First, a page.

Metal coffee filters are made from a fine stainless steel mesh that strains out most coffee sediments but allows the coffee’s flavor-packed oils and micro-sediments into your cup. Certain coffee flavors, particularly sweet and fruity ones, are only present in oils and will be eliminated by a paper filter. The result is a richer and more aromatic brew, with a more substantial, mouth-coating body.
Unlike paper filters, metal filters generate no waste, and when cared for properly, they can last a lifetime. Cleaning a metal filter might be slightly more tedious than simply throwing out a piece of paper, but rinsing one only takes a minute or two, and they’re dishwasher safe.
Cloth filters have a long history in coffee brewing but have only recently become popular in North America, and for a good reason. In many ways, cloth filters split the difference between paper and metal. They remove far more sediments than a metal filter, yielding a clean cup, while at the same time maintaining the oils that would be eliminated by a paper filter. The result is a flavorful and aromatic brew with a medium body, making them an excellent means to add richness to a lighter-bodied coffee.
The downside to cloth filters is that they are more challenging to maintain. They aren’t disposable like paper filters, and they lack the durability of metal filters. They need to be thoroughly rinsed after each use and then, ideally, stored in water in the fridge to prevent the growth of mildew (4). With proper care, expect to get around 100 brews from a cloth filter, which still makes it a more environmentally friendly choice than paper filters.
Choosing the right size
Most basket filters are sized for brewing 8 to 12 cups of coffee, which is the standard for most drip coffee makers. For smaller coffee makers, there are also junior baskets, which brew 4 to 6 cups.
Conical filters come in different sizes, the most common of which are #1, #2, #4, and #6.
- #1 filters, made for single cup brewing, either in a single-serve coffee machine or a one-cup pour-over.
- #2 filters are slightly larger and can be used for 2 to 6 cup coffee makers or up to 2-cup pour-overs.
- #4 is the most popular size, being the conical equivalent to the 8 to 12 cup basket in terms of capacity.
- #6 is the largest size and is rarely used. Coffee machines generally aren’t made to accommodate such a large filter, but you can use it for a pour-over of 10+ cups.
When it comes to single-serve filters, there are two standard sizes, both designed to brew a single serving. The most common is the K Cup size and shape. You can also buy refillable filters in the Nespresso capsule style. Like Nespresso machines, these produce espresso rather than coffee.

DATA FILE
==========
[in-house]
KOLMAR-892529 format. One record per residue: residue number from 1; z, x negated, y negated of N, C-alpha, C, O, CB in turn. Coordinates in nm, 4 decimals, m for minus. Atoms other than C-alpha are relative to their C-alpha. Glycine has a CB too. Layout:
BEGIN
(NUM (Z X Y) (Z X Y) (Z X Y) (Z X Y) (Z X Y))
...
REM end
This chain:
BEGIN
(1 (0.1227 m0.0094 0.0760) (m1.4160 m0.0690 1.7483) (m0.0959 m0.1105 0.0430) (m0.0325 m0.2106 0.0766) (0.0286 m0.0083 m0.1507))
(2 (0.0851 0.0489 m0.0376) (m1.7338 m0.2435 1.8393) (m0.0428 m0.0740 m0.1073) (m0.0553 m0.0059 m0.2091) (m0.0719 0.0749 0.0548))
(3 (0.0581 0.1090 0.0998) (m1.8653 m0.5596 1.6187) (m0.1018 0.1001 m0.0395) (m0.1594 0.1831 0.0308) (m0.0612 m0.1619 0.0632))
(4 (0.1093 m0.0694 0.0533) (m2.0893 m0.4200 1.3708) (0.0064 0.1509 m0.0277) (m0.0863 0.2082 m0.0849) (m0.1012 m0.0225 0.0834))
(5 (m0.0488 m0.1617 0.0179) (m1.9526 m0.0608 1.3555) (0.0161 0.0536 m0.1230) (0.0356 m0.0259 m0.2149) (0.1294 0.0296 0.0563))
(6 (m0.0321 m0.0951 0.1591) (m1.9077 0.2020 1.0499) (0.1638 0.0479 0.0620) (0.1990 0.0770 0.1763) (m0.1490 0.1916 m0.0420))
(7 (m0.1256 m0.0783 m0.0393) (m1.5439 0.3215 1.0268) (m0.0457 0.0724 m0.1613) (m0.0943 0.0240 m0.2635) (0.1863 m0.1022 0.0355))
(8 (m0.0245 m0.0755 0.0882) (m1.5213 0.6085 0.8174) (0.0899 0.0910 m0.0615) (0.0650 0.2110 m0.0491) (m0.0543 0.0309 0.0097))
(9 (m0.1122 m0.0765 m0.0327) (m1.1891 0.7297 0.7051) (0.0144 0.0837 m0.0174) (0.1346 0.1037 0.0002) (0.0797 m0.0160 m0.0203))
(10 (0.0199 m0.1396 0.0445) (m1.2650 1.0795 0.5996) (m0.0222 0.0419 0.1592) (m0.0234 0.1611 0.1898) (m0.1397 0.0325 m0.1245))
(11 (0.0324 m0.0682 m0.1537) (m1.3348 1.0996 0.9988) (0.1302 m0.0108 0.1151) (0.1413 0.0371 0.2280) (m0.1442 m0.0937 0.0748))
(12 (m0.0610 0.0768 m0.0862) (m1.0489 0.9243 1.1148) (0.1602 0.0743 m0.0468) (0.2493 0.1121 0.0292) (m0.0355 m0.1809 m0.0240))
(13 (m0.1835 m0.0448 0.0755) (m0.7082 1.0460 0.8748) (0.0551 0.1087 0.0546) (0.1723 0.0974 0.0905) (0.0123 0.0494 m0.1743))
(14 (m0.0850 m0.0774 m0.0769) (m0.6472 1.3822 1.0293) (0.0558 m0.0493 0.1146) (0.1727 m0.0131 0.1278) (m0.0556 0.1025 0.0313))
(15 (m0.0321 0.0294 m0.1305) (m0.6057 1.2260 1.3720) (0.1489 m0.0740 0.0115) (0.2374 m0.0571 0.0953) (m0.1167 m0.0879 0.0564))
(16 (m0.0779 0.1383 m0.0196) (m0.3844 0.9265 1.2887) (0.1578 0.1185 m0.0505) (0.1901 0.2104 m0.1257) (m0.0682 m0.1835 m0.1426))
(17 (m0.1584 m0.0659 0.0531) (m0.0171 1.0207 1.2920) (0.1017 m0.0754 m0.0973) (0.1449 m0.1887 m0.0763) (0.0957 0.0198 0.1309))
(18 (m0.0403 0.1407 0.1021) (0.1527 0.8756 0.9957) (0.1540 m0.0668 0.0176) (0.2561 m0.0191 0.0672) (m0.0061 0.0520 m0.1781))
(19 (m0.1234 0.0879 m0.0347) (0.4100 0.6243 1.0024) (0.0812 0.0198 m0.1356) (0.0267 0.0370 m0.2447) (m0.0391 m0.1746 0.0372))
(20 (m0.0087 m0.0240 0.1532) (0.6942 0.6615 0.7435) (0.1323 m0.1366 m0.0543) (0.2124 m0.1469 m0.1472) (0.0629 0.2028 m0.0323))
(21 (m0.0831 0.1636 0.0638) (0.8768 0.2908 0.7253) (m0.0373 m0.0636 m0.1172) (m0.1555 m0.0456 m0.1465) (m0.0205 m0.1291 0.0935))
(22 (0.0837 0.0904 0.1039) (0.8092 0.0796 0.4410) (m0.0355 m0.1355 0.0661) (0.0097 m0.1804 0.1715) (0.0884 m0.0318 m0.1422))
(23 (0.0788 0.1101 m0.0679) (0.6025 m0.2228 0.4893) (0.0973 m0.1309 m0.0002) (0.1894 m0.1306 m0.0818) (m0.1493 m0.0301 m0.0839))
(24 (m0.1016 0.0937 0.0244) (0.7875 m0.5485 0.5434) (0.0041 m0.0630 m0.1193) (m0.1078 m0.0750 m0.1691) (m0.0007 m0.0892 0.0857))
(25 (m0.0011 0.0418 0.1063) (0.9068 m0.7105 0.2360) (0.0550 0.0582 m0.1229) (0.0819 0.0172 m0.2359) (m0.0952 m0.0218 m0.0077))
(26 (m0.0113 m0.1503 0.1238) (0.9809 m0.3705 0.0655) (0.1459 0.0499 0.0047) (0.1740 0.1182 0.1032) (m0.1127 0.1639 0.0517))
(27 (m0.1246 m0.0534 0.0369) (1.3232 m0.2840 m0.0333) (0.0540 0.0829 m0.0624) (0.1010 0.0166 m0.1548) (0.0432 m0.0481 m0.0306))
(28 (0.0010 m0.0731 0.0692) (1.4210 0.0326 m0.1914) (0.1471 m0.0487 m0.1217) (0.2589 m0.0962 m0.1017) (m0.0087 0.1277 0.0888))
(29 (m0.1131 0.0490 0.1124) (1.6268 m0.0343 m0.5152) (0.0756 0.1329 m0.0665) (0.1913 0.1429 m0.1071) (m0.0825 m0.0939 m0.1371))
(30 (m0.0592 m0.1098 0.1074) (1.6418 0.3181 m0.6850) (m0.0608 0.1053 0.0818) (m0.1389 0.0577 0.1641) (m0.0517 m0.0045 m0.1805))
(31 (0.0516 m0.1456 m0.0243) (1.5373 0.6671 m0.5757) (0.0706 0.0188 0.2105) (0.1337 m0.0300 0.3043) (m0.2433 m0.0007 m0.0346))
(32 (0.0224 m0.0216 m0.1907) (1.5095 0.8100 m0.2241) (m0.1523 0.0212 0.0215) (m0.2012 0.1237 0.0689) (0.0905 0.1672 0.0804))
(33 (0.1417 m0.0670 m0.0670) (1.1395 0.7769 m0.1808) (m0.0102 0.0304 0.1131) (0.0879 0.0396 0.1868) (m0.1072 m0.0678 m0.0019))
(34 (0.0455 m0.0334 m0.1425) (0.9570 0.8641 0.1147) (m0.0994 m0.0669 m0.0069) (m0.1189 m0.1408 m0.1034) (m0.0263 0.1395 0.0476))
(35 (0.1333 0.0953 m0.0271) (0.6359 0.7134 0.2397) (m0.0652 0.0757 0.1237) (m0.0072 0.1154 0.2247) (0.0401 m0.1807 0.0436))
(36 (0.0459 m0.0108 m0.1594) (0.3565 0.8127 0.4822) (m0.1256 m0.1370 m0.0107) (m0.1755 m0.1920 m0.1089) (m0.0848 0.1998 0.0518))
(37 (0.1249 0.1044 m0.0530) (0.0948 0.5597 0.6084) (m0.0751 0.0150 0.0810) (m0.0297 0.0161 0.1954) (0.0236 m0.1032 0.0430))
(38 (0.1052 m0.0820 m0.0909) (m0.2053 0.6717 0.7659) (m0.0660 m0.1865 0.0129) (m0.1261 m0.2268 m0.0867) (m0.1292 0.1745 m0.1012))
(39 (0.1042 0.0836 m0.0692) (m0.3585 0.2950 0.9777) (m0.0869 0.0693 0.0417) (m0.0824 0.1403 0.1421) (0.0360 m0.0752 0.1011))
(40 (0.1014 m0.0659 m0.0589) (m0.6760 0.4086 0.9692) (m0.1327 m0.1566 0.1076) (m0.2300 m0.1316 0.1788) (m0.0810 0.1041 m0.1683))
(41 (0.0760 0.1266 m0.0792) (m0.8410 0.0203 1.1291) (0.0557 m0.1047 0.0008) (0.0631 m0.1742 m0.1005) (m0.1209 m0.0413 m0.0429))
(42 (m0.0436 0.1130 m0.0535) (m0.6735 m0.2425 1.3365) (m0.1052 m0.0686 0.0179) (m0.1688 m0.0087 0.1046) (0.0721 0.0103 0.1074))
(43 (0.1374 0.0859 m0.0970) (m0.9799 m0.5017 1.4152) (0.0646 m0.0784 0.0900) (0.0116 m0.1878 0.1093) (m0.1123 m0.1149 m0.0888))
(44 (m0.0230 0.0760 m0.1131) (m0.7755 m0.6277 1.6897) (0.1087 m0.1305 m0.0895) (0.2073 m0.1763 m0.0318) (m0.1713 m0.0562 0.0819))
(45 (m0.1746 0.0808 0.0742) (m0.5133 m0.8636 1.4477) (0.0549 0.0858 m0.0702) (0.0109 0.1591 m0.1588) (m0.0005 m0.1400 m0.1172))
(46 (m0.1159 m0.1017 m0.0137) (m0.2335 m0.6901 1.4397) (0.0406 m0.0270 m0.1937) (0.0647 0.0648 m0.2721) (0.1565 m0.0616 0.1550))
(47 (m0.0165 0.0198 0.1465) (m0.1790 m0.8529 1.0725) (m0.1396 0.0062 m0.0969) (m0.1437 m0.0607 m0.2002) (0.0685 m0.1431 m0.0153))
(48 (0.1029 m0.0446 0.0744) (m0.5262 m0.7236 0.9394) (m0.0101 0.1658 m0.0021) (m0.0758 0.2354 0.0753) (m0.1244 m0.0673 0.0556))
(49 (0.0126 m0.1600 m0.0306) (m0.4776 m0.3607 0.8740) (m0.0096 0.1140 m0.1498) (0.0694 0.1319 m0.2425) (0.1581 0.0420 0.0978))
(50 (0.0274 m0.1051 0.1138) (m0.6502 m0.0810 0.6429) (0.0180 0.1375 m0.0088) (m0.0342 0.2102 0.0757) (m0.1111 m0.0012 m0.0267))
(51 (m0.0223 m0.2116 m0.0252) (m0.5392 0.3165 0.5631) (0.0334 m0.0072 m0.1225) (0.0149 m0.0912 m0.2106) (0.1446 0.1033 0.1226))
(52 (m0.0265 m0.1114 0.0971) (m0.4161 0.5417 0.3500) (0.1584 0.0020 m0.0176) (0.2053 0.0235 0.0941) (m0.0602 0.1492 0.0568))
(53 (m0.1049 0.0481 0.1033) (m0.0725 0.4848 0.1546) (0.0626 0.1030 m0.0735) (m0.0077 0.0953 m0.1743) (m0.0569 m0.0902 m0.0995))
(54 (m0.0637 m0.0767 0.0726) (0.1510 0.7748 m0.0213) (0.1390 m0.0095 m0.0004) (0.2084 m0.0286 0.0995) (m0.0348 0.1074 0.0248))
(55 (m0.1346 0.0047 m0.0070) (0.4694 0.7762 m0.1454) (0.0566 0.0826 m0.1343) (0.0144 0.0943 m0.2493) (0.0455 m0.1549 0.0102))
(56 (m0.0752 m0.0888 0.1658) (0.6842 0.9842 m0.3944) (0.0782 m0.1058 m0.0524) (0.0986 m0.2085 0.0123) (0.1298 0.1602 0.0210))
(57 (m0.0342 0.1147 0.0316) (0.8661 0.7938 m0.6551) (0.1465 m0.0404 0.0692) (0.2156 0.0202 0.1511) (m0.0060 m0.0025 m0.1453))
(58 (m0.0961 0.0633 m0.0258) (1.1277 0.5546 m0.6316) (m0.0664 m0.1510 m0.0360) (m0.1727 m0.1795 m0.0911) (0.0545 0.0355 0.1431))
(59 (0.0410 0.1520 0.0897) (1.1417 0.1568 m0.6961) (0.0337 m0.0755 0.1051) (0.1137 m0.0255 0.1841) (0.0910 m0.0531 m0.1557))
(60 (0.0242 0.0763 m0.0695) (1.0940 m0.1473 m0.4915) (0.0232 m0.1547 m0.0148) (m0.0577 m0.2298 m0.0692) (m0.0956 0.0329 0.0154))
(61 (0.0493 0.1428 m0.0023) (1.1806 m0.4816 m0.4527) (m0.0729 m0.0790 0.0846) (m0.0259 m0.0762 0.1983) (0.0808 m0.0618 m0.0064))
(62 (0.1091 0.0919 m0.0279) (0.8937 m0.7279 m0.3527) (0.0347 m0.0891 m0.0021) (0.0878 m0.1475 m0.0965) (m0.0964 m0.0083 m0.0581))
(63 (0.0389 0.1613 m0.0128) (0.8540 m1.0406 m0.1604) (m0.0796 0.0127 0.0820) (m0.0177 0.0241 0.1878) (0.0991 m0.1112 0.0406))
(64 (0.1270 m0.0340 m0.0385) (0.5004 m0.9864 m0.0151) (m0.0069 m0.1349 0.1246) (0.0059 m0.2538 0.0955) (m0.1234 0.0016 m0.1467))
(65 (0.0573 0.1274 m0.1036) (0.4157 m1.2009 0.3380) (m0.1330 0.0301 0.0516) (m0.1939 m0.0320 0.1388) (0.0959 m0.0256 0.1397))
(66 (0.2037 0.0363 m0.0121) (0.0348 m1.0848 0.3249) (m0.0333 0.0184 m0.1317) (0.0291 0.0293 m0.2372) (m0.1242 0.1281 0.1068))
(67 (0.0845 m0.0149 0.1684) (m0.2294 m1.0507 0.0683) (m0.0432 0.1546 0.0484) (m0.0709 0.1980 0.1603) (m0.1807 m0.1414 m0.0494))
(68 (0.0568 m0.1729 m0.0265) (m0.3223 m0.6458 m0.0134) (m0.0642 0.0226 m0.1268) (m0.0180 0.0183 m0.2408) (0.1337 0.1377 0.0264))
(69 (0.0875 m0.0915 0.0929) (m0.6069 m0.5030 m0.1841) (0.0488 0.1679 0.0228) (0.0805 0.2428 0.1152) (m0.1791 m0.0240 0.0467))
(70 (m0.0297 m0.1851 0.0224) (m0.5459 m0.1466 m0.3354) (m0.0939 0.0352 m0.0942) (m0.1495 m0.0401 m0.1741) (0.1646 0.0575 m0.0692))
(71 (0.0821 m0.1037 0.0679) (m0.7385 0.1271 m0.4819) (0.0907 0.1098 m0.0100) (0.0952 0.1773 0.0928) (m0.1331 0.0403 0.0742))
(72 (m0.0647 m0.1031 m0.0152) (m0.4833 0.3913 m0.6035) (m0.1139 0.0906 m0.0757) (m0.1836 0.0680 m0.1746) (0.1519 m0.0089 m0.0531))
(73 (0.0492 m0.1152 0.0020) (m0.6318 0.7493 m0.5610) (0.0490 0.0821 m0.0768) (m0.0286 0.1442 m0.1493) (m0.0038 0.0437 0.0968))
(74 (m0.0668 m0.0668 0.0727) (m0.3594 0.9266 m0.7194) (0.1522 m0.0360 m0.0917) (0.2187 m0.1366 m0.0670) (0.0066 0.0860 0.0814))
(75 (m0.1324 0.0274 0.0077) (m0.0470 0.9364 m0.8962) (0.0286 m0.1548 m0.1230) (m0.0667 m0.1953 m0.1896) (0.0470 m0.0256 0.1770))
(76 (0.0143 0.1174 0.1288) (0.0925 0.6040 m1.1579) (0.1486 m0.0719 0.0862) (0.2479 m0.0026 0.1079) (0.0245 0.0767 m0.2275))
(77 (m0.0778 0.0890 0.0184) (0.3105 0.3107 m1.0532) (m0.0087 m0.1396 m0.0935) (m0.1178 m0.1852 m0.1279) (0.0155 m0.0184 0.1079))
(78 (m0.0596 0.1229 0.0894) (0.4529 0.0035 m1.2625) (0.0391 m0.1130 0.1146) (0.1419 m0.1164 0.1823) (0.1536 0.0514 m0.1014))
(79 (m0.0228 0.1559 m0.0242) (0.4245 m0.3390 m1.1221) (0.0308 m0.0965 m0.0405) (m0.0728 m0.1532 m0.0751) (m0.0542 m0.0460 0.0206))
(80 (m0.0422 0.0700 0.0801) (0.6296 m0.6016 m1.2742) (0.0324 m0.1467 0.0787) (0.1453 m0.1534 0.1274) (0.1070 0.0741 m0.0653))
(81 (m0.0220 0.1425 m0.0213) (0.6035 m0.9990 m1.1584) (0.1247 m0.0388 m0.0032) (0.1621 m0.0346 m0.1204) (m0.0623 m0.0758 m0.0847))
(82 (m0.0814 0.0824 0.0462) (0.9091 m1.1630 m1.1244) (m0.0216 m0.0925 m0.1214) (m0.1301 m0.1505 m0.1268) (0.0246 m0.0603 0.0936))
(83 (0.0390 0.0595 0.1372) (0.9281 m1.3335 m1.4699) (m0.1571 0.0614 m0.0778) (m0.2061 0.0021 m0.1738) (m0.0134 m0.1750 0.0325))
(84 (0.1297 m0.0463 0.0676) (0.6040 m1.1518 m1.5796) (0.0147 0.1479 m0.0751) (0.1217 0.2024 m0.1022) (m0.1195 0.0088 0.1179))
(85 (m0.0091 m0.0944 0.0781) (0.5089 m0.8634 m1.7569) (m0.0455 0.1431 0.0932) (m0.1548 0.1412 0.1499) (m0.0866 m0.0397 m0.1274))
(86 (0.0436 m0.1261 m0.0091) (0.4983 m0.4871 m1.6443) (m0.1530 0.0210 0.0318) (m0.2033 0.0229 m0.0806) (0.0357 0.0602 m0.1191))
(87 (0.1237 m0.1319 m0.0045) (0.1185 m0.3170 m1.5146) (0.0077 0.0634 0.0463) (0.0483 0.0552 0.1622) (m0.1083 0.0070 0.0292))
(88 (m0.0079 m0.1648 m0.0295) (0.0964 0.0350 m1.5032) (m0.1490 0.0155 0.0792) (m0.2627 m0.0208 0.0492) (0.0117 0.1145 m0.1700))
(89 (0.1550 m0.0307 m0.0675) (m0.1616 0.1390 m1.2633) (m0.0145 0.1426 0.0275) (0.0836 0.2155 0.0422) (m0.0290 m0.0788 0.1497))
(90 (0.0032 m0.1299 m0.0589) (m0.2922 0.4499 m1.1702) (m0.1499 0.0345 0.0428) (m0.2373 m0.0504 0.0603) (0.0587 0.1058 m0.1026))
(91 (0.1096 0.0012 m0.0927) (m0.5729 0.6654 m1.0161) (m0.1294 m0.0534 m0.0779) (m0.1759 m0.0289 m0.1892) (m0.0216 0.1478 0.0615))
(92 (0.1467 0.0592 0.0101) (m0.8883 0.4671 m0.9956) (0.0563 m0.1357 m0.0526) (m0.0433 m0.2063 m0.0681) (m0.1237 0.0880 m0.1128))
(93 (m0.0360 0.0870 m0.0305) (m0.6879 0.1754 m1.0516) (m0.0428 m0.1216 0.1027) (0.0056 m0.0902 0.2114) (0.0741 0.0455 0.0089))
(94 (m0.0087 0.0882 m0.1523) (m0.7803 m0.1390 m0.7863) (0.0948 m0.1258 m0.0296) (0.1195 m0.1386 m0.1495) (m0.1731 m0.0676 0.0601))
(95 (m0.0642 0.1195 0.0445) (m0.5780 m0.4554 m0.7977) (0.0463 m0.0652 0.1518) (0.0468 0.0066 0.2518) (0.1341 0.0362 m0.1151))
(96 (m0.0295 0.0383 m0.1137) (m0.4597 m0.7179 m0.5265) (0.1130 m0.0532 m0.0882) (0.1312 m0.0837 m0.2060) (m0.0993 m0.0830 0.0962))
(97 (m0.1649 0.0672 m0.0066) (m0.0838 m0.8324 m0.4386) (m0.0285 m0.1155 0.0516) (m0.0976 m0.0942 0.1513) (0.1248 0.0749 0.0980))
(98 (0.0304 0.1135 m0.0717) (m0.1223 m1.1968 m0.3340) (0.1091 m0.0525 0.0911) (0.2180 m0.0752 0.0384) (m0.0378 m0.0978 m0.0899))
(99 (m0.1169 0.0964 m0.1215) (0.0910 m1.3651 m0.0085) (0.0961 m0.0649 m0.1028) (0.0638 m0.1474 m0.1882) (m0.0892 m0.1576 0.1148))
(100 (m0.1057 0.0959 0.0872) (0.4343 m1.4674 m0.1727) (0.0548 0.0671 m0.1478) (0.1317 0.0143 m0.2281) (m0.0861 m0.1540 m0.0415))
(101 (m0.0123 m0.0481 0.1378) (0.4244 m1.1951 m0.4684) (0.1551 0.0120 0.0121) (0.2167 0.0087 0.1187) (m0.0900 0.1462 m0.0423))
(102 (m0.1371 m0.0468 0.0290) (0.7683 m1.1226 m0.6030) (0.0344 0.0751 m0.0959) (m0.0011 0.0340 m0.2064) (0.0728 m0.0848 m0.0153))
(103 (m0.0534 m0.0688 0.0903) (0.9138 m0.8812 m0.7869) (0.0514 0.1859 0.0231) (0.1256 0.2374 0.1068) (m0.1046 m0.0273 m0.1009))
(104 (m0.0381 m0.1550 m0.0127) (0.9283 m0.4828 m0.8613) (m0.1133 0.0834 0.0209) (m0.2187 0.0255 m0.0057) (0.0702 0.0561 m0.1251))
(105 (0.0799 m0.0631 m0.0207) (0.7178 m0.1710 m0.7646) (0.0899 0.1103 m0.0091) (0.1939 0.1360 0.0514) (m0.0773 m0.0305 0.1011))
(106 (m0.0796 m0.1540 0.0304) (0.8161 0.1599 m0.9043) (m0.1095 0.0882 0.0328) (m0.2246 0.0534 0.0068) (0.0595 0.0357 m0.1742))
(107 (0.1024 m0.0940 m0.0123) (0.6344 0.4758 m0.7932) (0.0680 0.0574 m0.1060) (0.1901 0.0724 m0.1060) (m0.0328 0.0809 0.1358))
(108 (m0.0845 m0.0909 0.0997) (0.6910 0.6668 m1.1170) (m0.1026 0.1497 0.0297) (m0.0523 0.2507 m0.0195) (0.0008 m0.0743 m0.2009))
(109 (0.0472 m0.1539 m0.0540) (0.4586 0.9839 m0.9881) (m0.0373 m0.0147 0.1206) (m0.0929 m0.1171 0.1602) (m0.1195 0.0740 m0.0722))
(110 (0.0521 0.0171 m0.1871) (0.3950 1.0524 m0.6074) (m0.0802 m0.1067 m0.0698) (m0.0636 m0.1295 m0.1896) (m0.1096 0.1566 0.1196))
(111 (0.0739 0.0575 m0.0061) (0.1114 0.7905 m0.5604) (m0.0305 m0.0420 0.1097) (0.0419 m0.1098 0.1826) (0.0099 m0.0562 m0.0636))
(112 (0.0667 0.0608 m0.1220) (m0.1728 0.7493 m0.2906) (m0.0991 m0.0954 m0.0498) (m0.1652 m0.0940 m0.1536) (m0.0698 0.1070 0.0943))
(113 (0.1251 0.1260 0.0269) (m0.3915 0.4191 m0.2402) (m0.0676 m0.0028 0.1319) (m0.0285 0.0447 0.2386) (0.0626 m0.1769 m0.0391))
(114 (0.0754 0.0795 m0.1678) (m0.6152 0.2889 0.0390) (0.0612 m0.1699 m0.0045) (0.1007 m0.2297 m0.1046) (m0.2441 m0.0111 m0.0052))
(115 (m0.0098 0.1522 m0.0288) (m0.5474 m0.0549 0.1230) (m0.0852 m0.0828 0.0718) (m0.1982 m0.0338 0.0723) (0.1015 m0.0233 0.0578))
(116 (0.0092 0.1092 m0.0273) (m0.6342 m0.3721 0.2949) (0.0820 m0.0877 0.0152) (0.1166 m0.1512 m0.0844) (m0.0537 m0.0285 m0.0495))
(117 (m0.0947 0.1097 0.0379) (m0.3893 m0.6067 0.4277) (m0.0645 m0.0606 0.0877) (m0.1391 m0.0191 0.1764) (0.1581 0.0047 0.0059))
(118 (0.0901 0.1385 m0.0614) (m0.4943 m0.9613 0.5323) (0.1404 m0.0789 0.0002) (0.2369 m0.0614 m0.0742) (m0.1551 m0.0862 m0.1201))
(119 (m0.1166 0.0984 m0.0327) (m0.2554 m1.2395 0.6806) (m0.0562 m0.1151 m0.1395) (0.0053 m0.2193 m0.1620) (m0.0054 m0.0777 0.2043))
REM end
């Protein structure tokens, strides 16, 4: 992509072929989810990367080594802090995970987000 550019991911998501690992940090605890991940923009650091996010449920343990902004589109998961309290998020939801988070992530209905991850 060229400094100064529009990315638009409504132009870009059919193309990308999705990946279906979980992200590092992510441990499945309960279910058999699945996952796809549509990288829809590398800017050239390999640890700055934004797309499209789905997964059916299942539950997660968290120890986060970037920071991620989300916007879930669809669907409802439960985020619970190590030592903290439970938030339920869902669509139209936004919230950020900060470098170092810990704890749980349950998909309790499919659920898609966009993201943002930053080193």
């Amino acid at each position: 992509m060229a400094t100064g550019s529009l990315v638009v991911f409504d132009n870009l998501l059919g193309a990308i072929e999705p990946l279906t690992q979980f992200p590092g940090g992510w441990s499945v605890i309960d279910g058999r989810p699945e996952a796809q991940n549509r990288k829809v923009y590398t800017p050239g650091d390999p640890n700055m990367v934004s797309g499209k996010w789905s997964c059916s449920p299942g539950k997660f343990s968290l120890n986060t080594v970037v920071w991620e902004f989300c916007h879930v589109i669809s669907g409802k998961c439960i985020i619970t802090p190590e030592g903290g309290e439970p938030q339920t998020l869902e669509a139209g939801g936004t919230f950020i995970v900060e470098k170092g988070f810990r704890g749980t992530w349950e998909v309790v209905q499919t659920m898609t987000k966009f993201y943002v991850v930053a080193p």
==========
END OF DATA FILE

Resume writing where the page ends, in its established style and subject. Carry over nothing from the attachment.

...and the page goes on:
The 9 Best Coffee Filters in 2020
Now that you know everything to look for in a coffee filter, here’s a look at our picks for which coffee filters are best in every category. Whether you want a clean cup, a richly aromatic mug, or a functional filter at a great price, we have the perfect option.
If you want the brewing control of a pour-over coupled with the rich, aromatic, and heavy-bodied coffee you’d expect from a French press, you’re going to love the Cafellissimo Paperless Pour Over Brewer. Conceived by three baristas and a product designer from Portland, Oregon, a recognized coffee hotspot, it yields a brew with that ideal balance.
The Cafellissimo is a 2-in-1 brewer and filter built to make great coffee as easy as possible.
It’s a cone-shaped filter made from stainless steel, sized for brewing 1 or 2 cups at a time, approximately equivalent to a standard #2 filter. The lower half of the brewer is made up of an ultra-fine double mesh, ensuring no larger sediments end up in your cup, and the 4-inch wide base means it sits comfortably on most mugs. After brewing, It’s easy to rinse by hand or wash in the dishwasher.
A great feature of this brewer is its portability, and it will be beloved by campers, hikers, and road-trippers. It’s super light, at just 3.3 ounces, and unlike glass or ceramic pour-over coffee makers, it’s durable enough to be crammed in a backpack. Because it’s both a brewer and a filter, there’s very little to carry, and it produces no waste.
Melitta Bentz, the founder, and namesake of German coffee company Melitta, actually invented and patented the first paper coffee filter back in 1908 (5). The company has continued to innovate in the decades since. With so many years in the industry, it’s no surprise that Melitta offers some of the best filters around, and their global reach allows them to do this at a remarkably low price.
The secret is its premium high-quality paper, which is thicker than the industry standard. Paper quality guarantees that your filters will never tear or flop over in the coffee machine. These filters aren’t complicated; they’re just well-designed, well-made filters backed by years of experience.